I’m frequently preaching in worship services other than the one we often attend as congregants. So when I get the opportunity to sit among the brethren, I really enjoy it.
The service we repeatedly attend as simple worshipers, gathers just down the street from where we live. It’s not only convenient, it’s a solid, Bible-teaching, local church. I relish my time there, in part, because the main pastor/teacher obviously does his due diligence in understanding Scripture before he attempts to expound upon it.
A Good Visual
One of the phrases I’ve heard him use from time to time is, “Let’s just marinate in the truth of this passage.” I like that phrase because it gives me a visual that I can understand. It also imparts with it the implication that knowing the Word of God isn’t an instantaneous thing.
Obviously, we usually associate the act of marinating with cooking meat. I’ve never done much marinating in preparation for a meal. There are two reasons for this. First of all, I don’t usually plan that far ahead. Secondly, I’m usually too impatient to wait that long. A good marinade often should be done overnight. When I see a prime piece of meat, I want to throw it on the grill—right now!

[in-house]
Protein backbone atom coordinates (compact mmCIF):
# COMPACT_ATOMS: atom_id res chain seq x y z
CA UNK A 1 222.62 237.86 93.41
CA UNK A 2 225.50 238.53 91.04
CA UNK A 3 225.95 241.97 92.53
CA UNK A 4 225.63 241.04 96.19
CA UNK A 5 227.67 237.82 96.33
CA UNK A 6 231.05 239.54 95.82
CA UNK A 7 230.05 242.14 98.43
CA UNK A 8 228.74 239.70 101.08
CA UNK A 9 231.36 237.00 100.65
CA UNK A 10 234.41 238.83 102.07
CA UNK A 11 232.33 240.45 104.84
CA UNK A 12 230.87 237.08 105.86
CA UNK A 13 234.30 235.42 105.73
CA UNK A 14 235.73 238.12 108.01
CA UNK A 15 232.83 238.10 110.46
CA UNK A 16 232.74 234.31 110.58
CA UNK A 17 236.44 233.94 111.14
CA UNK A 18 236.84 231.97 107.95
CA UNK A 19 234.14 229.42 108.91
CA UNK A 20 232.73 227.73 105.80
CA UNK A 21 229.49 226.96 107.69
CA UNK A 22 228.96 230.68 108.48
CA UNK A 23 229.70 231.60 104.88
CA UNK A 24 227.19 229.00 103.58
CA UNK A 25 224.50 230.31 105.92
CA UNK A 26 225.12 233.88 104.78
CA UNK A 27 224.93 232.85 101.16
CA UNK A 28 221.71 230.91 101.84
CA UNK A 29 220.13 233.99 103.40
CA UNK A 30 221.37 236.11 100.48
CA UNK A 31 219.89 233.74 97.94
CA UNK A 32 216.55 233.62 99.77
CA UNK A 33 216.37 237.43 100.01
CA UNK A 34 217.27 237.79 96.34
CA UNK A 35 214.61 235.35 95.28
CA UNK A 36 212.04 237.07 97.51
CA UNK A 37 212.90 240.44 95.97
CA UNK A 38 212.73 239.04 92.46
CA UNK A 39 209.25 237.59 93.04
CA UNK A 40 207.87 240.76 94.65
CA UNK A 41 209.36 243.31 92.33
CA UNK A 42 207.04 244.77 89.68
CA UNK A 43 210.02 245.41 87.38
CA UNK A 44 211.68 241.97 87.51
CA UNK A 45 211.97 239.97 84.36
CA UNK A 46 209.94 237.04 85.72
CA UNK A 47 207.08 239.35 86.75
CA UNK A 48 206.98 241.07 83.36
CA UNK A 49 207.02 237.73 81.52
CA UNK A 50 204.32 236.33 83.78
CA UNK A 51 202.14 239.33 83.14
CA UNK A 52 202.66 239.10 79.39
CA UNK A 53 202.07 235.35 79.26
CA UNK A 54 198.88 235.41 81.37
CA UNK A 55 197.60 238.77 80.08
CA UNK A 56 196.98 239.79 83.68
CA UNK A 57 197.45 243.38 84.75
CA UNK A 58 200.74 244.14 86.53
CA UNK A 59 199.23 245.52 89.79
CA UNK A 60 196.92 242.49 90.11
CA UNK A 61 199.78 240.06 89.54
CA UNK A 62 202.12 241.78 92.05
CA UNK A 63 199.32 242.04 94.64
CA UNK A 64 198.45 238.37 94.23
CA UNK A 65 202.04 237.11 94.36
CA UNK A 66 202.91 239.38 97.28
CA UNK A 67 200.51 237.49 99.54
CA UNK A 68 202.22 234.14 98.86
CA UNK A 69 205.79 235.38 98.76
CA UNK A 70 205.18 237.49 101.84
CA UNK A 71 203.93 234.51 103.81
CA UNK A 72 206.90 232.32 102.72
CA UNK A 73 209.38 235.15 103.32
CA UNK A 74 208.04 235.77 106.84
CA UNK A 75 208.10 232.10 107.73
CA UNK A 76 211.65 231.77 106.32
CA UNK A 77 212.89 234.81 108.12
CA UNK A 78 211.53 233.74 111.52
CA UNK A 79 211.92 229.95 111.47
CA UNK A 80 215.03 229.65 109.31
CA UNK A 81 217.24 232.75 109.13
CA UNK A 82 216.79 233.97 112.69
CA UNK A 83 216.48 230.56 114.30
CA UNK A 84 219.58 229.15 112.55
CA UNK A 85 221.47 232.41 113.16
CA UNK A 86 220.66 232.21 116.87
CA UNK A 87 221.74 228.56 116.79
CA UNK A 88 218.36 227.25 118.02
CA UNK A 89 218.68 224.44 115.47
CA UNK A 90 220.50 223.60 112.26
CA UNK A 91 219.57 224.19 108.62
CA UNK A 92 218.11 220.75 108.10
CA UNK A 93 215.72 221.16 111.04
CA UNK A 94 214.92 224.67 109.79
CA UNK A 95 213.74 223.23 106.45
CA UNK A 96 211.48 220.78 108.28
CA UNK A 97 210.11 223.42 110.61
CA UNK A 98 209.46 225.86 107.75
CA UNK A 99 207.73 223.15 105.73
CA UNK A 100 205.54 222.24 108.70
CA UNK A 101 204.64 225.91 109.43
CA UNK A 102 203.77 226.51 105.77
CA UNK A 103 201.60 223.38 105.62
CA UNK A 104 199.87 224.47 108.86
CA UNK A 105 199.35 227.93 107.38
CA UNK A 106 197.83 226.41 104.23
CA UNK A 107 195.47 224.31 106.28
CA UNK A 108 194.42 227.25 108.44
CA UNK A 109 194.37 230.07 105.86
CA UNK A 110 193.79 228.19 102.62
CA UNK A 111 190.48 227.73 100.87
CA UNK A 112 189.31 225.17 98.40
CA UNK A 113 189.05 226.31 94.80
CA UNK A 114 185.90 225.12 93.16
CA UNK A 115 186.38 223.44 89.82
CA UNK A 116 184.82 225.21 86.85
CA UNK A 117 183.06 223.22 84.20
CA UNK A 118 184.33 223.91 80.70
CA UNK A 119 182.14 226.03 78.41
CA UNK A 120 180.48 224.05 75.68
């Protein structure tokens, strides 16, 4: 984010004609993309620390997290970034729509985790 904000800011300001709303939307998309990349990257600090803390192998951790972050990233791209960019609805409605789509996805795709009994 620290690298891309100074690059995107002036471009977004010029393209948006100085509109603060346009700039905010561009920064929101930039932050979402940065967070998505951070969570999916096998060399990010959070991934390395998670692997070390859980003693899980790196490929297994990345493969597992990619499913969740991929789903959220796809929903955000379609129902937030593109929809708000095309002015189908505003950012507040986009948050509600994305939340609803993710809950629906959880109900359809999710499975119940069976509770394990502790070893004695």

As I’m sure you know, the word, marinate, means to soak in a marinade. The pastor to which I’m referring is prompting us to soak in the truth of God’s Word. It’s a good visual for me, because I usually want to bite off a chunk of the Lord’s wisdom and move on in the hope that it will provide some nourishment on the run. Because of that, I’m quite sure I miss at least some of the flavor of what the Lord is providing.
Taste and See
There’s a passage of Scripture that says, “Taste and see that the Lord is good…” (Psalm 34:8). It’s kind of an isolated thought because it goes on to talk about taking refuge in God. If we take refuge, we’re seeking shelter—attempting to be surrounded in safety and security. When we are in Christ, we are soaking in his salvation and taking refuge from the storm. We are, in effect, marinating.
In this fast-paced world, we flit around like butterflies moving from one thing to another. We seldom take time to marinate in God or his Word. We seldom settle in to allow his Word to soak deep into the crevices of our lives and spirits. Consequently, we tend to remain very superficial in our understanding and in the ways we follow through. We don’t tarry long enough to savor each bite, and we move along—satisfied in our shallowness.
It’s a common malady among us Christians. Instead of growing in discipleship, we live lives that tend to be a mile wide and an inch deep (as some like to say). Along with my pastor friend, I would urge us all to take time to marinate in the truth. It will make life taste a lot better.
[Dave Zuchelli is a graduate of Pittsburgh Theological Seminary and currently resides in Aldie, VA.]